A Russian court found opposition figure Ilya Yashin guilty on Friday of spreading “false information” about Russia’s military intervention in Ukraine, the highest-profile conviction under new legislation criminalising criticism of the campaign.
The 39-year-old Moscow councillor is just the latest in a long line of Kremlin critics to have been sidelined in recent years, a crackdown that intensified after the conflict began in February.
Wearing a white sweatshirt and handcuffed, Yashin smiled and waved to his family during the session, an AFP journalist reported from the court.
Judge Oksana Goryunova said Yashin had committed a crime by disseminating “knowingly false information about Russia’s Armed Forces”.
In April, he had described the alleged murder of civilians in Bucha as a “massacre”, referring to a town near the capital Kyiv where civilians were found killed after Russian forces pulled back.
He is being tried under new laws that came into force after February, when fighting intensified in Ukraine, to penalise what the authorities deem to be damaging or false information about the Russian military.
The Moscow city councillor is an ally of jailed opposition leader Alexei Navalny and was close to Boris Nemtsov, an opposition politician assassinated near the Kremlin in 2015.
Yashin remained in Russia even after President Vladimir Putin sent troops to Ukraine on February 24 and regularly condemned the Kremlin’s offensive in Ukraine to his 1.3 million subscribers on YouTube.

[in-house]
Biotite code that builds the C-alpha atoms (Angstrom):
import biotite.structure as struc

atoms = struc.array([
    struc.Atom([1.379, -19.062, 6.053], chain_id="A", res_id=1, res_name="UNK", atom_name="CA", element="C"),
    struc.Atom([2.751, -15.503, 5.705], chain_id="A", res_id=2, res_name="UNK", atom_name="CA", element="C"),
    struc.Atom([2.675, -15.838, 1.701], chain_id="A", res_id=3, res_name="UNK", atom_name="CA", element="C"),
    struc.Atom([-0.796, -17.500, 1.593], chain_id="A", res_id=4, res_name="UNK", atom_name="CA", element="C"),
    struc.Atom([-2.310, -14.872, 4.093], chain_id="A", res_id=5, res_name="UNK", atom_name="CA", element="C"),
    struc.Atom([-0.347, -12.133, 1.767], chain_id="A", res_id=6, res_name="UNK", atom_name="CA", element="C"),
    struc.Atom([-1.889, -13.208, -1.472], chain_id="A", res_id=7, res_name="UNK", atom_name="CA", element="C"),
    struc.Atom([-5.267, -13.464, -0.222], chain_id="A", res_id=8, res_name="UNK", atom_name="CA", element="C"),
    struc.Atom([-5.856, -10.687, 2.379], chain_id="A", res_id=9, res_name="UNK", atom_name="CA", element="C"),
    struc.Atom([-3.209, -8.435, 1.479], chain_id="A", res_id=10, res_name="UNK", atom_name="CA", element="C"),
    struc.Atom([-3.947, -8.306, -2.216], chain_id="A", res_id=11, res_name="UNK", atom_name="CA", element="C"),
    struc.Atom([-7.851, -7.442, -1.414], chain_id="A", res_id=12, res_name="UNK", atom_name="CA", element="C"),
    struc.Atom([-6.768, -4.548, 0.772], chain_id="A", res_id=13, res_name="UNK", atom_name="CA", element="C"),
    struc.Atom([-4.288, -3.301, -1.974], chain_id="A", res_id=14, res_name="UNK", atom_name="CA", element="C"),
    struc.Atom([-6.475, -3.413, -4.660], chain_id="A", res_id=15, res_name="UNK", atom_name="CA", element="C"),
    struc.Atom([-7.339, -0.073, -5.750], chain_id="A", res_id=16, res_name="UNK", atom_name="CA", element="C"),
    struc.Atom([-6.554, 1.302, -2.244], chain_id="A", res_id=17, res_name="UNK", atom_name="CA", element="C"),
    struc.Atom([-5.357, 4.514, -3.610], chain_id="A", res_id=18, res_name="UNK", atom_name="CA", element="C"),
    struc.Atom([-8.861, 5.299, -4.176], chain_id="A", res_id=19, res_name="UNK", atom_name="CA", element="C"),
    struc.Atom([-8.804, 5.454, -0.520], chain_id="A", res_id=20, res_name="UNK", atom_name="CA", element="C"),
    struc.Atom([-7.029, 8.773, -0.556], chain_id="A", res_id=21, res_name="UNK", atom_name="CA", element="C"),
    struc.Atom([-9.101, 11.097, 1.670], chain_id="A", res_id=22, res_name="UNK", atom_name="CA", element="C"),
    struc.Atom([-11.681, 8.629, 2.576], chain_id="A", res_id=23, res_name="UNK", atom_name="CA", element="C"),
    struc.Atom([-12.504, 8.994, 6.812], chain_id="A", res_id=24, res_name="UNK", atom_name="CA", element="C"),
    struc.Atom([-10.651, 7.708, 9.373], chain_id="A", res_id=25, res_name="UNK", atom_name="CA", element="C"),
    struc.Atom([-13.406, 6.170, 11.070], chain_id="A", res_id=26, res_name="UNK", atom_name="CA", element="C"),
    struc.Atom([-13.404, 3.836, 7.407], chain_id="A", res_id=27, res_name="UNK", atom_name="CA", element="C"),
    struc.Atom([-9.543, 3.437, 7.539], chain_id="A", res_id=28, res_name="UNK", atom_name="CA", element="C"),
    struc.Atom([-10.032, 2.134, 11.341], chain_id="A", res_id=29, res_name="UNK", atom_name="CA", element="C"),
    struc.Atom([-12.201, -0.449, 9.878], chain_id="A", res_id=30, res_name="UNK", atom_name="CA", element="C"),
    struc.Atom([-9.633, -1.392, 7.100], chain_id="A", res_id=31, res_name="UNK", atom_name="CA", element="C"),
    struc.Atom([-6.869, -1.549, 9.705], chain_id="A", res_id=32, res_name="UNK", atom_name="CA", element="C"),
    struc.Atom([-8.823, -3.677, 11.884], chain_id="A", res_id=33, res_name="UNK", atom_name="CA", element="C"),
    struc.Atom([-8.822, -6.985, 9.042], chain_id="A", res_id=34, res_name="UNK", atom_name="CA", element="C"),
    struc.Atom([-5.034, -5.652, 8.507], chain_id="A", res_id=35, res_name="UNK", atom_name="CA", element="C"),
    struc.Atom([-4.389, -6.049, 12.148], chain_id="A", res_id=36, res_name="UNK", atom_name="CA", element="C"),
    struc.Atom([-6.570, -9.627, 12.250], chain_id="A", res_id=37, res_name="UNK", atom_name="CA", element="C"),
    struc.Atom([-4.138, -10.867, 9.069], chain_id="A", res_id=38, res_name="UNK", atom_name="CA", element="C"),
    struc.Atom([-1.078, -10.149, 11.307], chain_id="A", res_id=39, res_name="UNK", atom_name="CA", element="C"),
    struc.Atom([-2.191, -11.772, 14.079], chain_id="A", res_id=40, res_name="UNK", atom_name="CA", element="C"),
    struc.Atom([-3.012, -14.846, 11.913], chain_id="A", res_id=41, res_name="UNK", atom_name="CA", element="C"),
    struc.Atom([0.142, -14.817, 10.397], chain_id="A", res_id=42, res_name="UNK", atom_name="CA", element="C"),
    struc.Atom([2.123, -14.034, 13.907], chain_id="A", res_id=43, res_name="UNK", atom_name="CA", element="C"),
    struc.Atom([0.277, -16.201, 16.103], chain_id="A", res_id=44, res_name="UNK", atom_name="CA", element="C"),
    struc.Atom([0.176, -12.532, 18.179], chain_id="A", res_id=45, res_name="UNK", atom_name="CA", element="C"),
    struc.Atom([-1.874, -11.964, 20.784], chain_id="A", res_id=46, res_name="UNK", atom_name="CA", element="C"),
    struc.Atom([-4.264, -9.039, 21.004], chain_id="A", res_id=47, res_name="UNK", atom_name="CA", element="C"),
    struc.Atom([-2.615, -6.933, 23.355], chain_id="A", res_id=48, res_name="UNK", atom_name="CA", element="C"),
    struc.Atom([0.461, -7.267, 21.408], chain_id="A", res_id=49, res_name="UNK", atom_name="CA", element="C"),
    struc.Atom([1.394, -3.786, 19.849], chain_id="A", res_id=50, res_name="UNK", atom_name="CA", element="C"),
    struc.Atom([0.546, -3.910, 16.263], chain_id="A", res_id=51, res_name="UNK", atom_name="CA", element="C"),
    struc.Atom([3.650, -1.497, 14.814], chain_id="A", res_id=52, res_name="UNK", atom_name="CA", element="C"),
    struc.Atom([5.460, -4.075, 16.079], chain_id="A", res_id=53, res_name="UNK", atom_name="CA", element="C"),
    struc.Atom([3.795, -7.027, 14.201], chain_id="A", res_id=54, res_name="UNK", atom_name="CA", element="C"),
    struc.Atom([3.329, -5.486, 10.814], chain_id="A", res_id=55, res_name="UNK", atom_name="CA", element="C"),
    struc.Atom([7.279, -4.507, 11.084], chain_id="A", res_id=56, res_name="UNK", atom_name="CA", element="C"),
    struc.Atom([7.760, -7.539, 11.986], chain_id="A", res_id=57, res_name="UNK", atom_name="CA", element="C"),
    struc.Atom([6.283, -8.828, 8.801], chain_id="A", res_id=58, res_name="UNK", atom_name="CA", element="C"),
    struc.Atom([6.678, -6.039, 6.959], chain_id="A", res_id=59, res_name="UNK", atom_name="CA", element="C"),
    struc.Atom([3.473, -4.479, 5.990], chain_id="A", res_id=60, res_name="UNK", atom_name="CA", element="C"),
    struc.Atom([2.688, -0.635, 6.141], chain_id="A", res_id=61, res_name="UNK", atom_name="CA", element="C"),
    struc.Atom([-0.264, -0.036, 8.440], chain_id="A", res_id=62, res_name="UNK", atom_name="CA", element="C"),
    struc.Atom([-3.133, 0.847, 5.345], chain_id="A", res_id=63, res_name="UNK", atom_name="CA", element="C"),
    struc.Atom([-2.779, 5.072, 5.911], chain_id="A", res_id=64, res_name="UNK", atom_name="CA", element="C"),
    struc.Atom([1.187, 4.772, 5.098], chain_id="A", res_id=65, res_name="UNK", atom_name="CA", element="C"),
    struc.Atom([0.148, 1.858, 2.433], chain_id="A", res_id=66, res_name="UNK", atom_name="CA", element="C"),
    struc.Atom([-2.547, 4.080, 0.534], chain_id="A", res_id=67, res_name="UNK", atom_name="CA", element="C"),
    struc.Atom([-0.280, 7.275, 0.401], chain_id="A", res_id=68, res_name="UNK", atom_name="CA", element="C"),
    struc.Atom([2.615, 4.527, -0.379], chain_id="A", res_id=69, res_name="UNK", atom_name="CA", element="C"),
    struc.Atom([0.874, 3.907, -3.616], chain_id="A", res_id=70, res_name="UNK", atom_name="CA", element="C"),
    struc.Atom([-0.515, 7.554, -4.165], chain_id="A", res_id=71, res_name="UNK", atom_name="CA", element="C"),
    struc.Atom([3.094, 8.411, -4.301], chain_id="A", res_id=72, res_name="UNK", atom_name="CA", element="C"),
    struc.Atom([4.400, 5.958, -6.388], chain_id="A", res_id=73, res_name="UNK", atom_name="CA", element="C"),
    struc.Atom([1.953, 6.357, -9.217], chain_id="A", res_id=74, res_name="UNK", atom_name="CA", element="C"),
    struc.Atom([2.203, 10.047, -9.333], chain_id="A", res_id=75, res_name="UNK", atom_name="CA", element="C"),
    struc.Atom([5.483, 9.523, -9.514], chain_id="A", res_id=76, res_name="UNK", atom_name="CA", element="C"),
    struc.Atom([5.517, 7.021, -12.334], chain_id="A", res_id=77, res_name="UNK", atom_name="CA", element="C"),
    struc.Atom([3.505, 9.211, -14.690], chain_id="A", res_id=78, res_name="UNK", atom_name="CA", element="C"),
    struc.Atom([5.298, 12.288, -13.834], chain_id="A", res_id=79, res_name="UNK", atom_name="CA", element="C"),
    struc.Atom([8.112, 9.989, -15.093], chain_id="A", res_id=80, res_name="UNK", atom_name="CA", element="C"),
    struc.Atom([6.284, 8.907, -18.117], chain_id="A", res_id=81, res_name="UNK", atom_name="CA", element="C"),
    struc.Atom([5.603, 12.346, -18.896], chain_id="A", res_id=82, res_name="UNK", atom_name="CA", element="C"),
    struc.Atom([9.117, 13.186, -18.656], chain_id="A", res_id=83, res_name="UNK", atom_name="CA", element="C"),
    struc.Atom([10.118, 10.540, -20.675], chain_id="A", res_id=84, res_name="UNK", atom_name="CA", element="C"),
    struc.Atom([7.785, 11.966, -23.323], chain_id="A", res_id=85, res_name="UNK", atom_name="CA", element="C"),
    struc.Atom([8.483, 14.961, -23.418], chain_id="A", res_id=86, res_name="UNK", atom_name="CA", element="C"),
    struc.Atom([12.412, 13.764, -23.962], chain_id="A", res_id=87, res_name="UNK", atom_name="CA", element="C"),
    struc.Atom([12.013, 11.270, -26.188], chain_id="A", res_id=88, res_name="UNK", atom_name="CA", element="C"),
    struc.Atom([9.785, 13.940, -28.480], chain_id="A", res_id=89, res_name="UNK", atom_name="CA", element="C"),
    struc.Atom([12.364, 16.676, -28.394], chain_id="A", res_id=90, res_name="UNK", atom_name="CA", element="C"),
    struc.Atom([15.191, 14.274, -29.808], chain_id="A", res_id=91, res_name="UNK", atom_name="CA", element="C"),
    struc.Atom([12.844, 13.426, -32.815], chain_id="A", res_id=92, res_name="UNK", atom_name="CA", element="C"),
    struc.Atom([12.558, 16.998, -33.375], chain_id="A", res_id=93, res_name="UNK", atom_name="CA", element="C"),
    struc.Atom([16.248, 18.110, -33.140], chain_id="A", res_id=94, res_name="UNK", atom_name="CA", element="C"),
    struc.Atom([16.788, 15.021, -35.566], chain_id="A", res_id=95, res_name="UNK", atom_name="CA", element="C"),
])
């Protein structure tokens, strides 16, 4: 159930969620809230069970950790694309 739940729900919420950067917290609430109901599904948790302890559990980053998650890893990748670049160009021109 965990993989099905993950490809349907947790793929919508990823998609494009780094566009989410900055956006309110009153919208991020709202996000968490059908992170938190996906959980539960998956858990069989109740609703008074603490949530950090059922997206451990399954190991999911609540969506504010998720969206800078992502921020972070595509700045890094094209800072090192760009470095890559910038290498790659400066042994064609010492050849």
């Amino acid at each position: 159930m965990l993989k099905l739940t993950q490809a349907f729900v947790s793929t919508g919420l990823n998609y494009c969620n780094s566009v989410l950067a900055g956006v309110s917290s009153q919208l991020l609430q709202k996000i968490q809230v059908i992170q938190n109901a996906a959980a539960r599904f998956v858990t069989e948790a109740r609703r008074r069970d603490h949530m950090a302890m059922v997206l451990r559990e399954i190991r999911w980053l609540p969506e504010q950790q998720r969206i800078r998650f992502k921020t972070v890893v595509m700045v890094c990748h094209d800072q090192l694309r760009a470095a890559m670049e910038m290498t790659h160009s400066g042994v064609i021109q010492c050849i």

– ‘Bulldozing of critical voices’ –
During his closing statements in the final hearing this month, he called on the Russian leader to “immediately stop this madness.”
“We need to recognise this policy towards Ukraine is wrong, to withdraw troops from its territory and move on to a diplomatic settlement of the conflict,” he said.
“I will not give up the truth even behind bars,” he added in closing statements.
Prosecutors, who had requested a nine-year prison term, previously argued that Yashin had “inflicted considerable damage to Russia” and “increased political tensions” when Russian troops were fighting in Ukraine.
Another hearing last month ended with a scuffle between court employees and Yashin’s father when it appeared that guards had told Yashin’s mother to stop talking to her son.
A spokesman for EU foreign policy chief Josep Borrell called for authorities to release Yashin “immediately and unconditionally”.
“The bulldozing of critical voices continues,” spokesman Peter Stano said, describing the case “as politically motivated and unacceptable.”
Yashin was detained in late June while walking through a Moscow park and accused of spreading “fake” information about the Russian army.
Tens of thousands of Russians — including many independent journalists — left the country after the beginning of the conflict and when the Kremlin in September said it was drafting thousands of men into the army.
Another Moscow councillor, Alexei Gorinov, was sentenced to seven years in prison in July for speaking out against the Ukraine offensive.
Navalny, 46, is serving a nine-year sentence on embezzlement charges that are widely seen as politically motivated. His political organisations have been outlawed.
(Except for the headline, this story has not been edited by NDTV staff and is published from a syndicated feed.)
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